State Rep. John Bennett today thanked Gov. Mary Fallin for signing a bill that will allow the display of the Ten Commandments alongside other historically significant founding documents on public property.
“House Bill 2177 doesn’t mandate the display of the commandments it only allows them to be shown alongside documents such as the U.S. or Oklahoma Constitution, the Declaration of Independence, the Bill of Rights, the Magna Carta or others in state buildings, public schools or on other public property,” said Bennett, R-Sallisaw.
“The Ten Commandments are of deep historical significance to our national culture and a basis for our nation’s civic and common laws. The display of the commandments is both legal and historical. They have been displayed in U.S. institutions since the very founding of our nation. They are now displayed in the National Archives and the U.S. Supreme Court as well as in many state capitols, courthouses and legislative buildings across the country. Further, Americans from coast to coast recognize the important contributions made to our society by the Ten Commandments. This is not advocating for religion but rather recognizing a significant historical contribution for our nation.”
Bennett said he’s not sure why opponents consider this so dangerous, pointing out that both Thomas Jefferson and Benjamin Franklin, in 1776, both proposed featuring Moses prominently on the seal of the newly formed United States of America.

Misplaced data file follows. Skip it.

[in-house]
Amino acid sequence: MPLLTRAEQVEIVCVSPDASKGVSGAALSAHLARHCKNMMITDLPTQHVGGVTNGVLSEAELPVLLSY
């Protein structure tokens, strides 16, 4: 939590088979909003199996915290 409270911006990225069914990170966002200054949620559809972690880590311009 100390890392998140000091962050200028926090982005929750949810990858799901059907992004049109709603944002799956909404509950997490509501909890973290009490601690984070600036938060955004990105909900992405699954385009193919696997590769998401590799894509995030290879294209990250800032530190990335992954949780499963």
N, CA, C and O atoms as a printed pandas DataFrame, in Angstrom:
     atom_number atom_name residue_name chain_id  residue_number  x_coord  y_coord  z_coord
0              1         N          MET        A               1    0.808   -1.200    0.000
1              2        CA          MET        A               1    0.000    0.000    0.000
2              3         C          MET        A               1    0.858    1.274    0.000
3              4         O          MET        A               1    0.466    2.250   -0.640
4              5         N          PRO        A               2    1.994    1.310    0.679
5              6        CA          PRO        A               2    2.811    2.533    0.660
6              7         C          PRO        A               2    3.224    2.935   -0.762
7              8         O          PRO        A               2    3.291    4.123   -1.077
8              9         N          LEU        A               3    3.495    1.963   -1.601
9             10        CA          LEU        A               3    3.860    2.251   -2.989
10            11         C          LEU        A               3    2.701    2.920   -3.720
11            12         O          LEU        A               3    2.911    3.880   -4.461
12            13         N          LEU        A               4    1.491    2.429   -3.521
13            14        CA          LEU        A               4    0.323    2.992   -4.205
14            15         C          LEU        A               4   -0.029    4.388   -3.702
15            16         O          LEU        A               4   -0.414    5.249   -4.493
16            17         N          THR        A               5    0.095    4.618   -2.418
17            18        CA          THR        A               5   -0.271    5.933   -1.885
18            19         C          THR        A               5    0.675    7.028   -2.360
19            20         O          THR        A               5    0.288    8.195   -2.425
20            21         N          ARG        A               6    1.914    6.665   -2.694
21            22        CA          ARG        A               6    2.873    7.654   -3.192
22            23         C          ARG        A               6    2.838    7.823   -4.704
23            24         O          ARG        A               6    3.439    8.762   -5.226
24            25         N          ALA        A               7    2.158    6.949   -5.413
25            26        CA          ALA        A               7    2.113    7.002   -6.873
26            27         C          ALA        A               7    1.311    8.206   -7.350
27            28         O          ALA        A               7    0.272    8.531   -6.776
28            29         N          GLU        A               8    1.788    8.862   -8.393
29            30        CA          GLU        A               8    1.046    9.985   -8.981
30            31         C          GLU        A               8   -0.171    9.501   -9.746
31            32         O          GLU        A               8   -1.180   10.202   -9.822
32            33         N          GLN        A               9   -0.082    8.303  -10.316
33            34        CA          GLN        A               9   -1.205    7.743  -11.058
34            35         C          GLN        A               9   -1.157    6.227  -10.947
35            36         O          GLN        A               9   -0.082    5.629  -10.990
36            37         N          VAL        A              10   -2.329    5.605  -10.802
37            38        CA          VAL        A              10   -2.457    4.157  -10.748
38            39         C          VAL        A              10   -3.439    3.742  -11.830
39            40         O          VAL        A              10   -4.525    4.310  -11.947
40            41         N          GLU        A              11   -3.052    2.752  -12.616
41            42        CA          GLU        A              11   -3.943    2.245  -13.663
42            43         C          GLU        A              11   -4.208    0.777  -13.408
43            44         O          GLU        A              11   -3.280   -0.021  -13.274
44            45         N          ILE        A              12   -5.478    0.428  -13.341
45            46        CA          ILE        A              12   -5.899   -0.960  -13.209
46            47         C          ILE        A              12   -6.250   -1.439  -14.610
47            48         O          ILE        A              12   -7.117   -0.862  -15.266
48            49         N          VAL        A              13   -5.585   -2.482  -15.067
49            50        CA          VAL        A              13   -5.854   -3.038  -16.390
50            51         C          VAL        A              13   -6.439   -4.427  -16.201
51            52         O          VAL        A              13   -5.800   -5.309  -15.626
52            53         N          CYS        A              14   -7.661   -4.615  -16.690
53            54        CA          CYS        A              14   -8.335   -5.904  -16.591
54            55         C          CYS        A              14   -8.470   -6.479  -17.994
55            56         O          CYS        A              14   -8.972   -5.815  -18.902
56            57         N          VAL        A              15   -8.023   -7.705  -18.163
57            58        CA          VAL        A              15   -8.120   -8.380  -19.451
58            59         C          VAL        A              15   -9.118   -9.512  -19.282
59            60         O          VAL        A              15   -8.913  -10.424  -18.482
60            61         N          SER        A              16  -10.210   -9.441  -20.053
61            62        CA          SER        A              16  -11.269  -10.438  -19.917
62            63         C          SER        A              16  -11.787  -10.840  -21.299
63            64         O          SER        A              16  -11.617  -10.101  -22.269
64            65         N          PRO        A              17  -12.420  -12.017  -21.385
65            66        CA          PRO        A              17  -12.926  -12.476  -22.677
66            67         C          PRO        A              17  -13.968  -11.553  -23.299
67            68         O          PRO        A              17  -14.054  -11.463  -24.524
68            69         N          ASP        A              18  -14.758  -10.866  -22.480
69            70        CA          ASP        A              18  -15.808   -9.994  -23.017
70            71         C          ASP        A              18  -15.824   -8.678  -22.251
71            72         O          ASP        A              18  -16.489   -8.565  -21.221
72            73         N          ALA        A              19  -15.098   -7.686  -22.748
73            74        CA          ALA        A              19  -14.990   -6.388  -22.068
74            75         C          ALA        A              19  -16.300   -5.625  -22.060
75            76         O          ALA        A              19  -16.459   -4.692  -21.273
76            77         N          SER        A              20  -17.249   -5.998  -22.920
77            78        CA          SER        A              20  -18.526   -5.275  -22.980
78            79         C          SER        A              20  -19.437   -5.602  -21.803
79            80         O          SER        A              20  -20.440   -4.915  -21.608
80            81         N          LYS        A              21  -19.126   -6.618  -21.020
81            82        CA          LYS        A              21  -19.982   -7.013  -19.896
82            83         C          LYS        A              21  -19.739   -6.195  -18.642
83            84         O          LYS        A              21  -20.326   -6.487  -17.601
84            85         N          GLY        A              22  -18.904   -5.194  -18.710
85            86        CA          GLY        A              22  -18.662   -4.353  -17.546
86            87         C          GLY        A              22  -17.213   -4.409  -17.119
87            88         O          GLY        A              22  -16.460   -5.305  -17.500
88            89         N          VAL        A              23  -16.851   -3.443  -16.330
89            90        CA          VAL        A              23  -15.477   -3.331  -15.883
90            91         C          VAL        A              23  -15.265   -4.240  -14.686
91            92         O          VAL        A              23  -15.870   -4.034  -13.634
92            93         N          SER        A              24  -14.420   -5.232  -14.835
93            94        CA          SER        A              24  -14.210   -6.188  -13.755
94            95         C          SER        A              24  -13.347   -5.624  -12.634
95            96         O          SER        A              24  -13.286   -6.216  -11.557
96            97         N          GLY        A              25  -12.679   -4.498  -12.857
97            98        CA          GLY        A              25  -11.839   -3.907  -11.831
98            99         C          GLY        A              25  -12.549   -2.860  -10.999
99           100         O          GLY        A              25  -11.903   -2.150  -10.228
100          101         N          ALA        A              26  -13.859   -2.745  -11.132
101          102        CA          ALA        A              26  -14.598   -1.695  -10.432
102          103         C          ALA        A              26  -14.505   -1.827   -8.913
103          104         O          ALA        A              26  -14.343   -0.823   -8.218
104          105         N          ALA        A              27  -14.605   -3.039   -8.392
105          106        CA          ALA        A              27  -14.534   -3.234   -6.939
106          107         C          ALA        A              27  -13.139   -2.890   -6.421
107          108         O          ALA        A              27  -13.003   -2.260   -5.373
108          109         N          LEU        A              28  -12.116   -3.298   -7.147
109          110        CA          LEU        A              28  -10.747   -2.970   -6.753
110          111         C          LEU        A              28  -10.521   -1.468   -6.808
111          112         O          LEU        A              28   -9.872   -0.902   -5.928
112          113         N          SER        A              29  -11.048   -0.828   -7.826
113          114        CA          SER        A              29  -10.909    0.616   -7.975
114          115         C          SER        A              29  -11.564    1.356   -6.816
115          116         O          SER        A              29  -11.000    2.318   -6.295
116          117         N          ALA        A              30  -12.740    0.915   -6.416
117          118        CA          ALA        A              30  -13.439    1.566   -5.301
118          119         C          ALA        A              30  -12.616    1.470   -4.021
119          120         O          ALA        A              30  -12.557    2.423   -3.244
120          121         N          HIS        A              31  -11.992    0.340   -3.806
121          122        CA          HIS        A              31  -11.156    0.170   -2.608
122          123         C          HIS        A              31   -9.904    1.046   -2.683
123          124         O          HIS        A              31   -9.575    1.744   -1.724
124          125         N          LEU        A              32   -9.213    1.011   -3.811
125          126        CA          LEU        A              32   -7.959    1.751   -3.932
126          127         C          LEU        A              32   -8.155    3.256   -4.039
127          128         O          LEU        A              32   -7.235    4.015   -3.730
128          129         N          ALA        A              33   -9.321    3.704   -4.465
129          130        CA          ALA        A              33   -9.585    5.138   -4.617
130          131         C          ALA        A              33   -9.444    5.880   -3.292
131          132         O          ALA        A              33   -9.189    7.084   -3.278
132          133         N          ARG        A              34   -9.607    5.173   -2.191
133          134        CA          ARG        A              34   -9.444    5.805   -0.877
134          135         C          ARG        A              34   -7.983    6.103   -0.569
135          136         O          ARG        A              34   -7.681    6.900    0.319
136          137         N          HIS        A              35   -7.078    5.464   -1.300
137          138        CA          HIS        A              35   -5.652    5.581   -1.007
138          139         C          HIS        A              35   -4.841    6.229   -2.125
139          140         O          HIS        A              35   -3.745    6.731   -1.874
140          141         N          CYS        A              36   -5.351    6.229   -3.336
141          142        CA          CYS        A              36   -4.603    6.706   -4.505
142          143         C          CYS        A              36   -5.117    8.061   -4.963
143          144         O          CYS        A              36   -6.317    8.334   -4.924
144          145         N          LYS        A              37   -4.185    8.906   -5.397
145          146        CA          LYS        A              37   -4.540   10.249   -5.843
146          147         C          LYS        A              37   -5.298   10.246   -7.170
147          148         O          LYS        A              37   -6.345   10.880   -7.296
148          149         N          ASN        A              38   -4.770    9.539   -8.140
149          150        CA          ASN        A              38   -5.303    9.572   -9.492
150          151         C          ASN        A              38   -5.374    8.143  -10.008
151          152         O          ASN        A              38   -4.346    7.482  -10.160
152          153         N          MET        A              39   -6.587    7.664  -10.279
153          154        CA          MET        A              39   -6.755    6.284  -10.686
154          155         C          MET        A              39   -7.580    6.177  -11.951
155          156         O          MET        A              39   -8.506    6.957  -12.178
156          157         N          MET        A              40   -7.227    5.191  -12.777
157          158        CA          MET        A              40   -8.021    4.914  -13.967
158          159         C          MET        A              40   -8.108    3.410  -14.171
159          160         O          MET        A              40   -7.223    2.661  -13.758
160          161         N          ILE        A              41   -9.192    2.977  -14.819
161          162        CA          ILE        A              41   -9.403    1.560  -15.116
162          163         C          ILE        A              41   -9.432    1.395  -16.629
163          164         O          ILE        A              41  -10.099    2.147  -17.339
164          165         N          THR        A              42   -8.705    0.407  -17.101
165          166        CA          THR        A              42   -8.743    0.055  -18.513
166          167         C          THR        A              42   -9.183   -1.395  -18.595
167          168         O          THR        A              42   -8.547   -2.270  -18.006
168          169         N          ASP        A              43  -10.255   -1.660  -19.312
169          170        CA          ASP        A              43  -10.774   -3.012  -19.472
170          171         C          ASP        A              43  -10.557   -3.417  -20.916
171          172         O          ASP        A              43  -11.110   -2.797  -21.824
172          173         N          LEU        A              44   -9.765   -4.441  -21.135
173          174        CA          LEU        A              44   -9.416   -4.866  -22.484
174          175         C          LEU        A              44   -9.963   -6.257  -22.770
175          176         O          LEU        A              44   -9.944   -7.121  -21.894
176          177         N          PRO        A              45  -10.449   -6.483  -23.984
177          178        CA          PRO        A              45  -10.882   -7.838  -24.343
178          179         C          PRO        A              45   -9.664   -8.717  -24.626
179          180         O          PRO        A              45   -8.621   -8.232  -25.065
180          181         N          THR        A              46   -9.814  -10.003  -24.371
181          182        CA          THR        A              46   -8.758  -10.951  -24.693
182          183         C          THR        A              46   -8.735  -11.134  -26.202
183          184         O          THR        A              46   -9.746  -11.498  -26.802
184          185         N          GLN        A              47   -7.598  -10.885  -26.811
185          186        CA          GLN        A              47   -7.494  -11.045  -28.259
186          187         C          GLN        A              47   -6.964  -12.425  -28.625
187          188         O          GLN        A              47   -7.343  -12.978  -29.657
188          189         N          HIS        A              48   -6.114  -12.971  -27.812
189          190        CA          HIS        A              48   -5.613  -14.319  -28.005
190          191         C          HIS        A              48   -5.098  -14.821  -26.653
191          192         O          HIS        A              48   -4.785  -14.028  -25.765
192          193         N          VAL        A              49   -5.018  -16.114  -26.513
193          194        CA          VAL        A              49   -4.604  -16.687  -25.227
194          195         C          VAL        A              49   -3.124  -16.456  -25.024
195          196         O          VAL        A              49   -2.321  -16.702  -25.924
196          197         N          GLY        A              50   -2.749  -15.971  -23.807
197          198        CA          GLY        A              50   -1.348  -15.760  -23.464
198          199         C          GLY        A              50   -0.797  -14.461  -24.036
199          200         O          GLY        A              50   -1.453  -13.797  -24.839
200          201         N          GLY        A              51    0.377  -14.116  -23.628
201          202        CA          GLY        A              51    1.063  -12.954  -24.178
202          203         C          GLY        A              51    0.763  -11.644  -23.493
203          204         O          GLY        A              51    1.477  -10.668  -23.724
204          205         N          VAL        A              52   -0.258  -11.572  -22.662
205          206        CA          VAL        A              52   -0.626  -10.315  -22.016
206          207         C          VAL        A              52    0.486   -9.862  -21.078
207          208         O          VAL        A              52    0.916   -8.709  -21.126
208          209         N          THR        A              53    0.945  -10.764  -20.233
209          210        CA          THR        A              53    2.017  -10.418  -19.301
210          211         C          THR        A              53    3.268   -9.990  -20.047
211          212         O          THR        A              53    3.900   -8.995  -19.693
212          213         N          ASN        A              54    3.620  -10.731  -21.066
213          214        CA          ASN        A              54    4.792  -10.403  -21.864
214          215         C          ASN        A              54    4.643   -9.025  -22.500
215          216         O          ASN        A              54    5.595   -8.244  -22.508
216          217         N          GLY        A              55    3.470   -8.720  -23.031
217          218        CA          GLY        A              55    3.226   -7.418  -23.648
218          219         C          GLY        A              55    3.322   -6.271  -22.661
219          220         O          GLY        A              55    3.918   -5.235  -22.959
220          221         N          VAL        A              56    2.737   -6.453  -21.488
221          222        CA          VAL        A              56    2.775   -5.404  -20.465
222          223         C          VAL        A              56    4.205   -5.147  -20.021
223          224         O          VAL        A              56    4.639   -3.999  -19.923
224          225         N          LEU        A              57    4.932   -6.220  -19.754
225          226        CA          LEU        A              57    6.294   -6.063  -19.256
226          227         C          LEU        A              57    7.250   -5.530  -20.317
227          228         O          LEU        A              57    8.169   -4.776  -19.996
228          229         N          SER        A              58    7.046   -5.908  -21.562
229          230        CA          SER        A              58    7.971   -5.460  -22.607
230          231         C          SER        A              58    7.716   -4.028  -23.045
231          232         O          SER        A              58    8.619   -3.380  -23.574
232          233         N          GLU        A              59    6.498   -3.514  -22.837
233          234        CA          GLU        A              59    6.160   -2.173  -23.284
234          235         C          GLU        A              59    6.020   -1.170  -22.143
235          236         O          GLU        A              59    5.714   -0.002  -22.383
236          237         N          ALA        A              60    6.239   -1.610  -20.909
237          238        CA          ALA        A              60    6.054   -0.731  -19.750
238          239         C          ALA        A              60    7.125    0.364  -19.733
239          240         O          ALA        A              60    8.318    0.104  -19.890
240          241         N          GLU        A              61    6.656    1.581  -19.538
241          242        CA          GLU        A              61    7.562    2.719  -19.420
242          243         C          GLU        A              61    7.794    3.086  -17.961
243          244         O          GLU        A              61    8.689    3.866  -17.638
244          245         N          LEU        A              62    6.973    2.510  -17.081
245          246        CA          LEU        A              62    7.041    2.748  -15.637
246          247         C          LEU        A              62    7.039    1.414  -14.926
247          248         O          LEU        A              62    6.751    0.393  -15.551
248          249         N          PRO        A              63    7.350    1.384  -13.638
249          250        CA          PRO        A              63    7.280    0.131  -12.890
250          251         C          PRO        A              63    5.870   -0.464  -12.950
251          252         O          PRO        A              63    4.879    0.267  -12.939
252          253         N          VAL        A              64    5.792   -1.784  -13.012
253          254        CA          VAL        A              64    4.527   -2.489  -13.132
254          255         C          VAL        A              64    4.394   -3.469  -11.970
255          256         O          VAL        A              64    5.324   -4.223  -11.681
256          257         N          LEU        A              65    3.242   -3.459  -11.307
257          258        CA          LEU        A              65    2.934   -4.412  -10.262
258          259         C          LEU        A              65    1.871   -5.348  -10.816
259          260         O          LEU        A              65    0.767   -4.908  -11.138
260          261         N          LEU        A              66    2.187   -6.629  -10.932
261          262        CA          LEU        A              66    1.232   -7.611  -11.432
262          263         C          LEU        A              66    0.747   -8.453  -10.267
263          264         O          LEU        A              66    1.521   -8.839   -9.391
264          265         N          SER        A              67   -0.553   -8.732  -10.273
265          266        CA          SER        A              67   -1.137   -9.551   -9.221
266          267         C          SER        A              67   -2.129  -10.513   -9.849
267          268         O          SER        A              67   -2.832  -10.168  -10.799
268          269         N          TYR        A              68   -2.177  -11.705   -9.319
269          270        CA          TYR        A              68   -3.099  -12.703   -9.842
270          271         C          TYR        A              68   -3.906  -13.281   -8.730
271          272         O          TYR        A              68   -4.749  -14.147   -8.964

“Should we not teach our children in school that they should not kill, steal or lie? Should it be against the law to teach them to obey their father and mother?” Bennett asked. “The fact that some may not agree with all of the commandments does not mean they shouldn't be displayed, any more than the fact that not everyone agrees with all of the protections granted by the Bill of Rights, yet that does not prohibit its display.
“Aside from the Declaration of Independence, the Constitution, and the Bill of Rights, it is difficult to argue there is any single work that has had a greater or more far-reaching impact on centuries of American life, law and culture than the Ten Commandments,” Bennett said. “For this reason alone, the Ten Commandments merit display.
“I’m thankful this bill was signed in to law, and I’m thankful we can recognize the important historical significance the Ten Commandments have on our great nation and on the state of Oklahoma.”
Bennett thanked the original Senate author of the bill, Sen. Michael Bergstrom (R-Adair), as well as the current author, Sen. Joseph Silk (R-Broken Bow). He also thanked the 37 co-authors in the House and 11 in the Senate. He also thanked historian David Barton for helping with historical research and documents provided to support the legislation.
John Bennett represents Oklahoma House District 2. He can be reached at (405) 557-7315 or John.Bennett@okhouse.gov
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